A Navaho Indian was always coming to Sia pueblo. He was very tall and handsome and amorous, and the Sia men thought he wanted to make love to their women ("thought he was in this condition"). The Sia, men forbade him to enter their pueblo, but he refused to remain away, and when he came again they fought and killed him, but they did not take his scalp. The next morning they went down to see if his body was still there, but it was gone (because they did not take his scalp). The next day he was back in the pueblo. They killed him again and left him as before. He came back again. They held a council and made plans to call help from Cochiti. 7 Three Cochiti men went back from here to Sia. There was the Navaho in the village again. They told them, "We have killed this man three (?) times, but he comes back alive."
They all came together, and they invited the Navaho to play blancho (shooting at a mark) with their guns. They told a Cochiti man to sit down and a Sia man was to stand behind and rest his gun on his shoulder to shoot at the mark (a stone or tin can.) The next time they invited the Navaho to sit down and a Cochiti man rested his gun on his shoulder. The Navaho knew how the game had been played before and he was pleased to take part. When they were ready, they said, "Ready?" "Yes." The Cochiti man drew back the gun and shot the Navaho at the base of his head. He was dead. The Sia girls cried as hard as they could for their Navaho lover who had been killed. The three Cochiti men took off his scalp and brought it back to this village and had a war dance. It was not the custom of Sia, but of Cochiti. And the Navaho was dead forever.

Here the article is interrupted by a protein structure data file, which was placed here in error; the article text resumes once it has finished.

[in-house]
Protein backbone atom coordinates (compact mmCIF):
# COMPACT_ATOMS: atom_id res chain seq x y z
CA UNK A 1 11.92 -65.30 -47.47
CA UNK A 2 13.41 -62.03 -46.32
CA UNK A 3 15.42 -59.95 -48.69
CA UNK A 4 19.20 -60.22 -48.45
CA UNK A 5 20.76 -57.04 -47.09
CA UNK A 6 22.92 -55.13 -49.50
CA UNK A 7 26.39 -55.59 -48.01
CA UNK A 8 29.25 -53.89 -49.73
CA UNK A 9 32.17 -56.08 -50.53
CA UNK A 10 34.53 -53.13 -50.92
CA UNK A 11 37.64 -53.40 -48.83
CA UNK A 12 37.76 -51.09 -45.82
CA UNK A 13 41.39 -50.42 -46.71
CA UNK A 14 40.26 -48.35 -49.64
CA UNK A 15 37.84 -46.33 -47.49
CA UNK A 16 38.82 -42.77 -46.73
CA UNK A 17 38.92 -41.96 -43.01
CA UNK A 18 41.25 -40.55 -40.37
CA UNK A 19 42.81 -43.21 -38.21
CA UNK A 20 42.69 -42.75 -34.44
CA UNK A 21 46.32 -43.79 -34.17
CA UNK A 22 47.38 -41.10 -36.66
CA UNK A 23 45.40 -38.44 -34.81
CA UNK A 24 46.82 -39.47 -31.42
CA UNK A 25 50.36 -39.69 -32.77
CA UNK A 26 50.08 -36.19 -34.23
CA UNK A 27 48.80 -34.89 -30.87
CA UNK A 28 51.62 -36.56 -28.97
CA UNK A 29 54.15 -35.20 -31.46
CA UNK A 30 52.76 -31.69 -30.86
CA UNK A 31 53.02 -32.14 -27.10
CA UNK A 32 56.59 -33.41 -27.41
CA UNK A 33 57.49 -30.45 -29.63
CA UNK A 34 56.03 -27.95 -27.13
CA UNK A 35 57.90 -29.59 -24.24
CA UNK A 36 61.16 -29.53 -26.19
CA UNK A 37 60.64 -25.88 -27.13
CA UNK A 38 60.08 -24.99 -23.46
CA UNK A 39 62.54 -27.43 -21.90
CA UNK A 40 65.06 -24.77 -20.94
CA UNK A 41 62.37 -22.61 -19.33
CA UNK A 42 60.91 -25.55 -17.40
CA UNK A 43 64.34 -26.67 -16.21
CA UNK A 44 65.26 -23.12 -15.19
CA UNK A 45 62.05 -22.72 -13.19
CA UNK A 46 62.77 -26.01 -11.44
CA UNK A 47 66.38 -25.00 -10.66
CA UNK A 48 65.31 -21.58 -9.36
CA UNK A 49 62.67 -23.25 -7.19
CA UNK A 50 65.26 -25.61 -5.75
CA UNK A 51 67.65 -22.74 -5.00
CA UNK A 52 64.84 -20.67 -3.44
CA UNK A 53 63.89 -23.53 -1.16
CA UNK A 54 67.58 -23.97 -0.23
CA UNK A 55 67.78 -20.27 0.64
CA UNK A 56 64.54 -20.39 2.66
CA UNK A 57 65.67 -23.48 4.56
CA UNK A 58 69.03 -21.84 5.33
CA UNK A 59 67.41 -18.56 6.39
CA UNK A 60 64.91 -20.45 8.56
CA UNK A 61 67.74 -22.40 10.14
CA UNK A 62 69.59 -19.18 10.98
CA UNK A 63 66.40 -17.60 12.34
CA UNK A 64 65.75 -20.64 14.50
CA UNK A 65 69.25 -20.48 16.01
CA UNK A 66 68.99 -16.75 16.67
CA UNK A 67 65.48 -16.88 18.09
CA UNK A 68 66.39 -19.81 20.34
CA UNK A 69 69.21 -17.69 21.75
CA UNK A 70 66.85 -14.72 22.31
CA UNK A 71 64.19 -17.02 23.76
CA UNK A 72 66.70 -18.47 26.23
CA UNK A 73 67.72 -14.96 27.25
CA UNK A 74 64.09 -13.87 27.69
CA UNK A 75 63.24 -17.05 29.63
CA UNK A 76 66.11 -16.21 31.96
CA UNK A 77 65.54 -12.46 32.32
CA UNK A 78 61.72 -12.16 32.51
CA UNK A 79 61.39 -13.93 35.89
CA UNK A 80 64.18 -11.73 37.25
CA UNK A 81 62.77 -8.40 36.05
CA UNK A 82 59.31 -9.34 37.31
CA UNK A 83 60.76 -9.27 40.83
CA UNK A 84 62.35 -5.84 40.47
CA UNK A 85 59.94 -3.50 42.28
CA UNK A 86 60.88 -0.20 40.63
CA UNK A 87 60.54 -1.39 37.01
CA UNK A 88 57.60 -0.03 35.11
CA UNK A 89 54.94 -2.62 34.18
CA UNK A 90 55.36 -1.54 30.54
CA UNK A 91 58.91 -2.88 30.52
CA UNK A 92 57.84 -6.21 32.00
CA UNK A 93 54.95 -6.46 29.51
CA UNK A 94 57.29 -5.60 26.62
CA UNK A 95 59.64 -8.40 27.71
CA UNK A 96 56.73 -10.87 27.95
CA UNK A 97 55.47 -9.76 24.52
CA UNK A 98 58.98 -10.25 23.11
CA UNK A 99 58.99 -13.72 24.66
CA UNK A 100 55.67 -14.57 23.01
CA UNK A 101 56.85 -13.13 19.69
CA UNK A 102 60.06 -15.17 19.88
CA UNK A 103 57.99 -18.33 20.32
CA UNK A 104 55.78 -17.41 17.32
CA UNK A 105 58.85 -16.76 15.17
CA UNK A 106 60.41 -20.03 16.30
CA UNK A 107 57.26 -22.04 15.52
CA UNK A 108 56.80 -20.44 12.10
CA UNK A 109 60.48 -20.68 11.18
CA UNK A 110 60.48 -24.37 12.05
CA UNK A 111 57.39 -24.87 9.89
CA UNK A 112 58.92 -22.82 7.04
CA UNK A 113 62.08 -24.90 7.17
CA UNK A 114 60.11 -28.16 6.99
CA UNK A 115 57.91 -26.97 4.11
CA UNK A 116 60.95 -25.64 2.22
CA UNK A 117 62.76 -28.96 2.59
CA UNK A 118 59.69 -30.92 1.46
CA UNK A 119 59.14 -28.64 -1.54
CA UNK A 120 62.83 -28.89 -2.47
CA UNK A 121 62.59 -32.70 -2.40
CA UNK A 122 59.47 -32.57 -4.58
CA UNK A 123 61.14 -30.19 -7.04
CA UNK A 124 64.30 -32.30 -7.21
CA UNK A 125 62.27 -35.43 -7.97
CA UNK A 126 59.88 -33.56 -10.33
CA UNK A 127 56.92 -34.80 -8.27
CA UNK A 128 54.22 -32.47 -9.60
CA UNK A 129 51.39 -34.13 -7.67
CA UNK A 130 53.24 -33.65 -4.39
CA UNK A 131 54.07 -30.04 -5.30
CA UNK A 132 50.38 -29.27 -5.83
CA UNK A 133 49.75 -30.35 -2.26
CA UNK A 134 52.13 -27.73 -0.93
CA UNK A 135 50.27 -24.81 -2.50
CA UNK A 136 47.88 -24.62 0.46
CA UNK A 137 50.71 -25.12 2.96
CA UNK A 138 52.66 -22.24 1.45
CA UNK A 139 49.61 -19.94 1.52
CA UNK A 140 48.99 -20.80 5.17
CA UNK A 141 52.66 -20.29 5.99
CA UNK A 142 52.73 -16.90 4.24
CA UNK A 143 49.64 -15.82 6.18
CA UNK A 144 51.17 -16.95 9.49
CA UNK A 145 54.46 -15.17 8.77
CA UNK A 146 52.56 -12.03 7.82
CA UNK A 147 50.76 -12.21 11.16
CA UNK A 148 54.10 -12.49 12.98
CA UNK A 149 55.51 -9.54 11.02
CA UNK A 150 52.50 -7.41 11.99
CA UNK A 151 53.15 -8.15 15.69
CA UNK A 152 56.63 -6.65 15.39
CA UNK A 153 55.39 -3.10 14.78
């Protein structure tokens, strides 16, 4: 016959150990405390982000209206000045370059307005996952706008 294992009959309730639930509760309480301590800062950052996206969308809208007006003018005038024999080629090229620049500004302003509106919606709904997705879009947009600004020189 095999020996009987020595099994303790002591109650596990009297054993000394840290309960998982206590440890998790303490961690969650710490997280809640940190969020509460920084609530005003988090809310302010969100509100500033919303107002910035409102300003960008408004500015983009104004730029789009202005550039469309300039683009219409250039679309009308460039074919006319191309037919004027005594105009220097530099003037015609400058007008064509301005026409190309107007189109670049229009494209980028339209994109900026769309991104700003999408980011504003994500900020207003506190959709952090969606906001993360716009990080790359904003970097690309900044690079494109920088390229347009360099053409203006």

197:3 Informant 1.
197:7 "When they have a battle in any village, if even one man from Cochiti is there, a Navaho would say, 'We can not do anything in this battle, for there is a Cochiti Indian among them.'"